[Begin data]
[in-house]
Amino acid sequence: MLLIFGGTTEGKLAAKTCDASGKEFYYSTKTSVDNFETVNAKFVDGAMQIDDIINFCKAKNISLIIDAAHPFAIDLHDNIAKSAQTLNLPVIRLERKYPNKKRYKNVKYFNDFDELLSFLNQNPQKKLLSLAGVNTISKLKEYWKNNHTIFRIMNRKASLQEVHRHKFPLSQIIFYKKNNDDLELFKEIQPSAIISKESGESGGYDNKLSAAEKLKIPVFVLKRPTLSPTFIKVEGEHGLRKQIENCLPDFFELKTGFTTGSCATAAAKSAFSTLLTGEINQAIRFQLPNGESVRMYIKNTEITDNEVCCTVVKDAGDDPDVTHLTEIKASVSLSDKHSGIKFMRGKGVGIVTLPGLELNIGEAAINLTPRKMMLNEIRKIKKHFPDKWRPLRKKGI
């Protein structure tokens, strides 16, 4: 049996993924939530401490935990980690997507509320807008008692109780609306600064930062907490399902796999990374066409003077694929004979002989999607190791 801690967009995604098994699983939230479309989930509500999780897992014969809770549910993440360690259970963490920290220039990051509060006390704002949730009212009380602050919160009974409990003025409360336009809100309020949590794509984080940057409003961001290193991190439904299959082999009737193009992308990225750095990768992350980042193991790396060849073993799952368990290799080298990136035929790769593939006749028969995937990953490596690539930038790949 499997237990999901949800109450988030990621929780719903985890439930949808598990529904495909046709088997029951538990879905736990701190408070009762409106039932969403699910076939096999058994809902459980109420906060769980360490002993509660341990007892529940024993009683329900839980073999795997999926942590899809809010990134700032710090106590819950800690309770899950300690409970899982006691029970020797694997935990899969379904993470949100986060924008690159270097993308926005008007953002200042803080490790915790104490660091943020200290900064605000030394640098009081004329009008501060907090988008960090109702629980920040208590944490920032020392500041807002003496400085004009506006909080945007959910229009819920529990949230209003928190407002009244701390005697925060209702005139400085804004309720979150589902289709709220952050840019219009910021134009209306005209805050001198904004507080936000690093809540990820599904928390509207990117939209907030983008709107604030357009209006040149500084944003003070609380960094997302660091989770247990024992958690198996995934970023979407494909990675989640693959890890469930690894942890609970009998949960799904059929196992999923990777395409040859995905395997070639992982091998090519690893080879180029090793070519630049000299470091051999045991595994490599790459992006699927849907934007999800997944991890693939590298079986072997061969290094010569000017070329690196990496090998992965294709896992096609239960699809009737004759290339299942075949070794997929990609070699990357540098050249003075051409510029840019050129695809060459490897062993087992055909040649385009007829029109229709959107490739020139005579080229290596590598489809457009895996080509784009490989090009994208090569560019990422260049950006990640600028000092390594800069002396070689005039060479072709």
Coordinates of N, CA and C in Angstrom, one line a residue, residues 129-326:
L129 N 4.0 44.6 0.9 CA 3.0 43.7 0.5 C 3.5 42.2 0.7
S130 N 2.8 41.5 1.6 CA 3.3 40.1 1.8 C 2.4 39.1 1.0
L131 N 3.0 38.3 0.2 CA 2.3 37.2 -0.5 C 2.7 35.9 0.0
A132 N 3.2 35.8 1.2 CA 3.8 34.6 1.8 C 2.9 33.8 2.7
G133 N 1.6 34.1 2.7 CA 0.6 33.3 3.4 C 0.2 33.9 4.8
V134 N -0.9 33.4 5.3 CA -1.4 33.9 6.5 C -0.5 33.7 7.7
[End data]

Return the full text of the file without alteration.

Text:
[in-house]
Amino acid sequence: MLLIFGGTTEGKLAAKTCDASGKEFYYSTKTSVDNFETVNAKFVDGAMQIDDIINFCKAKNISLIIDAAHPFAIDLHDNIAKSAQTLNLPVIRLERKYPNKKRYKNVKYFNDFDELLSFLNQNPQKKLLSLAGVNTISKLKEYWKNNHTIFRIMNRKASLQEVHRHKFPLSQIIFYKKNNDDLELFKEIQPSAIISKESGESGGYDNKLSAAEKLKIPVFVLKRPTLSPTFIKVEGEHGLRKQIENCLPDFFELKTGFTTGSCATAAAKSAFSTLLTGEINQAIRFQLPNGESVRMYIKNTEITDNEVCCTVVKDAGDDPDVTHLTEIKASVSLSDKHSGIKFMRGKGVGIVTLPGLELNIGEAAINLTPRKMMLNEIRKIKKHFPDKWRPLRKKGI
């Protein structure tokens, strides 16, 4: 049996993924939530401490935990980690997507509320807008008692109780609306600064930062907490399902796999990374066409003077694929004979002989999607190791 801690967009995604098994699983939230479309989930509500999780897992014969809770549910993440360690259970963490920290220039990051509060006390704002949730009212009380602050919160009974409990003025409360336009809100309020949590794509984080940057409003961001290193991190439904299959082999009737193009992308990225750095990768992350980042193991790396060849073993799952368990290799080298990136035929790769593939006749028969995937990953490596690539930038790949 499997237990999901949800109450988030990621929780719903985890439930949808598990529904495909046709088997029951538990879905736990701190408070009762409106039932969403699910076939096999058994809902459980109420906060769980360490002993509660341990007892529940024993009683329900839980073999795997999926942590899809809010990134700032710090106590819950800690309770899950300690409970899982006691029970020797694997935990899969379904993470949100986060924008690159270097993308926005008007953002200042803080490790915790104490660091943020200290900064605000030394640098009081004329009008501060907090988008960090109702629980920040208590944490920032020392500041807002003496400085004009506006909080945007959910229009819920529990949230209003928190407002009244701390005697925060209702005139400085804004309720979150589902289709709220952050840019219009910021134009209306005209805050001198904004507080936000690093809540990820599904928390509207990117939209907030983008709107604030357009209006040149500084944003003070609380960094997302660091989770247990024992958690198996995934970023979407494909990675989640693959890890469930690894942890609970009998949960799904059929196992999923990777395409040859995905395997070639992982091998090519690893080879180029090793070519630049000299470091051999045991595994490599790459992006699927849907934007999800997944991890693939590298079986072997061969290094010569000017070329690196990496090998992965294709896992096609239960699809009737004759290339299942075949070794997929990609070699990357540098050249003075051409510029840019050129695809060459490897062993087992055909040649385009007829029109229709959107490739020139005579080229290596590598489809457009895996080509784009490989090009994208090569560019990422260049950006990640600028000092390594800069002396070689005039060479072709």
Coordinates of N, CA and C in Angstrom, one line a residue, residues 129-326:
L129 N 4.0 44.6 0.9 CA 3.0 43.7 0.5 C 3.5 42.2 0.7
S130 N 2.8 41.5 1.6 CA 3.3 40.1 1.8 C 2.4 39.1 1.0
L131 N 3.0 38.3 0.2 CA 2.3 37.2 -0.5 C 2.7 35.9 0.0
A132 N 3.2 35.8 1.2 CA 3.8 34.6 1.8 C 2.9 33.8 2.7
G133 N 1.6 34.1 2.7 CA 0.6 33.3 3.4 C 0.2 33.9 4.8
V134 N -0.9 33.4 5.3 CA -1.4 33.9 6.5 C -0.5 33.7 7.7